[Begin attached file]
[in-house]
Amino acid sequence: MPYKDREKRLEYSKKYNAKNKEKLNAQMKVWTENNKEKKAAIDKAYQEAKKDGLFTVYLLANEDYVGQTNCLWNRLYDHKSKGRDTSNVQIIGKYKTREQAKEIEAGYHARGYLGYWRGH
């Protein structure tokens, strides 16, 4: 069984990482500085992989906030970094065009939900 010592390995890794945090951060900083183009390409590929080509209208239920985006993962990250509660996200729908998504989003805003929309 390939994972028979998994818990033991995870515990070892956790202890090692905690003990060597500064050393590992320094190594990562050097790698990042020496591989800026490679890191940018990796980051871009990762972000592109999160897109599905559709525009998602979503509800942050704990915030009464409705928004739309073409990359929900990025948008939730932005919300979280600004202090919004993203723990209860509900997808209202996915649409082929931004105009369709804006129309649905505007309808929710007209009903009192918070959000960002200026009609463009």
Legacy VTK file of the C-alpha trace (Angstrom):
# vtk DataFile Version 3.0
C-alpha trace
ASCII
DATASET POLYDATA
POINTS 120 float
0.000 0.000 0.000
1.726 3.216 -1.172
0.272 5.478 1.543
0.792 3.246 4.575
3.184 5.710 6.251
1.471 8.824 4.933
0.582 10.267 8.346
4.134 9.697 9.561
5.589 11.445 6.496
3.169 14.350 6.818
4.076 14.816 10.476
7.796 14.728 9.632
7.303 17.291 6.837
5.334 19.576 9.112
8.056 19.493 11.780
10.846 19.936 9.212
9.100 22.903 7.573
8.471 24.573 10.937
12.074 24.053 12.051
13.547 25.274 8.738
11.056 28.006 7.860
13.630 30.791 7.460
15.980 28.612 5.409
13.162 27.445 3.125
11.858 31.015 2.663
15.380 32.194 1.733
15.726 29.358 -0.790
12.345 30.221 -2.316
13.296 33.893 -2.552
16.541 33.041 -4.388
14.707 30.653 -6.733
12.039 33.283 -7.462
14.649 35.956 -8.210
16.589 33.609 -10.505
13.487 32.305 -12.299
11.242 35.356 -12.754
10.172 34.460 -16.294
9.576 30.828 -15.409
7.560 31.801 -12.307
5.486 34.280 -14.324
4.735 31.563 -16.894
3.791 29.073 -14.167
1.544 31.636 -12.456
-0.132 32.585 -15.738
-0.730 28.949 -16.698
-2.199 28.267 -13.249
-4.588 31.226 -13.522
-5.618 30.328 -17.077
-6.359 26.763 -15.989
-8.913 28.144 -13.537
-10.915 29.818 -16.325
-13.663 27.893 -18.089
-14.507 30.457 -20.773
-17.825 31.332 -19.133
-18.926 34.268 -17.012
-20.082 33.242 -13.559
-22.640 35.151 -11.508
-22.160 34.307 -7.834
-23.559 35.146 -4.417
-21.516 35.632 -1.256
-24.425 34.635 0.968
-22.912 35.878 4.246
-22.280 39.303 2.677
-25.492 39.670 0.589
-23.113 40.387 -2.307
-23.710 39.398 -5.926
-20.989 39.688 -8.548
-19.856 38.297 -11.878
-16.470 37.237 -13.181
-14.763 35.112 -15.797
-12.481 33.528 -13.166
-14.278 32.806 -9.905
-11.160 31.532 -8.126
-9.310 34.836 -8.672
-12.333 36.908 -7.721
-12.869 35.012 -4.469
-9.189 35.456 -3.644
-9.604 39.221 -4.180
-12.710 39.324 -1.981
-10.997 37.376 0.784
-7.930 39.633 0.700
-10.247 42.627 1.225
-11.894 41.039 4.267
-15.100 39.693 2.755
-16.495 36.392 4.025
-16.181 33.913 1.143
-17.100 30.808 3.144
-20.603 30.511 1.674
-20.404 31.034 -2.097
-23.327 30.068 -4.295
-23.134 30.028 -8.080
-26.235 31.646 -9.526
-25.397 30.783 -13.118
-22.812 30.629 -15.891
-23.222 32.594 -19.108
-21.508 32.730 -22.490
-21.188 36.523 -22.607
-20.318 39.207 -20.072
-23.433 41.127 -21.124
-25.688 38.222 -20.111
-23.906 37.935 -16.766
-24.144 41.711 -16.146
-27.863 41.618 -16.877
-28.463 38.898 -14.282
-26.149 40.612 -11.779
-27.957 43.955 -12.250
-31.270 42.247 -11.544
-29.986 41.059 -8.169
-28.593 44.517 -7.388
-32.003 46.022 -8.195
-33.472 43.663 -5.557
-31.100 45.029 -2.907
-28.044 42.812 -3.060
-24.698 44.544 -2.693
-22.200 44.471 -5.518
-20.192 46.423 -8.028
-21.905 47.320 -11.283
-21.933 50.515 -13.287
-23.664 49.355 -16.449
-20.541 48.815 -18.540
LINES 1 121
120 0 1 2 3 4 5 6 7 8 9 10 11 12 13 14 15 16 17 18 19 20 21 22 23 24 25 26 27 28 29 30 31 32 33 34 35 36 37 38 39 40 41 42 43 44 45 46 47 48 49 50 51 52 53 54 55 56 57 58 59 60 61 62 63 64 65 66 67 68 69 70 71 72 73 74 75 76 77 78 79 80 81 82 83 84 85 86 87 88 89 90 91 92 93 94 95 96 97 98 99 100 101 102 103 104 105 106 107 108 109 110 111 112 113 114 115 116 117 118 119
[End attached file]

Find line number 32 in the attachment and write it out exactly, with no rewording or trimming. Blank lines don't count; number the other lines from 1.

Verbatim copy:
15.980 28.612 5.409